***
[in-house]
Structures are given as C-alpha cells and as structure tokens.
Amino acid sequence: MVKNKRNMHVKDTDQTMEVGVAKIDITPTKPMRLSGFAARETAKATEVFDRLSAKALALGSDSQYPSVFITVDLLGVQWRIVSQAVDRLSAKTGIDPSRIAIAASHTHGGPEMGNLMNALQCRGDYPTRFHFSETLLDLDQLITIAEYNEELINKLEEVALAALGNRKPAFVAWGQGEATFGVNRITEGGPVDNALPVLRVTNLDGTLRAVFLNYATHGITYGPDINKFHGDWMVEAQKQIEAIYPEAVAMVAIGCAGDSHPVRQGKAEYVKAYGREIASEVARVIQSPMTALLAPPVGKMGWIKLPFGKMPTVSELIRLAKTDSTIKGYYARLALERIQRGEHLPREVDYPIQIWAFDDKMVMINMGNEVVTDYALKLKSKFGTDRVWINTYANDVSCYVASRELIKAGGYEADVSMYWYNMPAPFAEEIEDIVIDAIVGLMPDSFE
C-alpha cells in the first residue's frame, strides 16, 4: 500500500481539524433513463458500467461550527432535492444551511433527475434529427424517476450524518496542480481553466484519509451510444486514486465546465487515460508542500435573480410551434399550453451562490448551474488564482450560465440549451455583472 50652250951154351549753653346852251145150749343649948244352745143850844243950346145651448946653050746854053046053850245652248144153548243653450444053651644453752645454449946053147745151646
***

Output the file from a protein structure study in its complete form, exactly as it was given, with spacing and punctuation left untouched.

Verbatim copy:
[in-house]
Structures are given as C-alpha cells and as structure tokens.
Amino acid sequence: MVKNKRNMHVKDTDQTMEVGVAKIDITPTKPMRLSGFAARETAKATEVFDRLSAKALALGSDSQYPSVFITVDLLGVQWRIVSQAVDRLSAKTGIDPSRIAIAASHTHGGPEMGNLMNALQCRGDYPTRFHFSETLLDLDQLITIAEYNEELINKLEEVALAALGNRKPAFVAWGQGEATFGVNRITEGGPVDNALPVLRVTNLDGTLRAVFLNYATHGITYGPDINKFHGDWMVEAQKQIEAIYPEAVAMVAIGCAGDSHPVRQGKAEYVKAYGREIASEVARVIQSPMTALLAPPVGKMGWIKLPFGKMPTVSELIRLAKTDSTIKGYYARLALERIQRGEHLPREVDYPIQIWAFDDKMVMINMGNEVVTDYALKLKSKFGTDRVWINTYANDVSCYVASRELIKAGGYEADVSMYWYNMPAPFAEEIEDIVIDAIVGLMPDSFE
C-alpha cells in the first residue's frame, strides 16, 4: 500500500481539524433513463458500467461550527432535492444551511433527475434529427424517476450524518496542480481553466484519509451510444486514486465546465487515460508542500435573480410551434399550453451562490448551474488564482450560465440549451455583472 50652250951154351549753653346852251145150749343649948244352745143850844243950346145651448946653050746854053046053850245652248144153548243653450444053651644453752645454449946053147745151646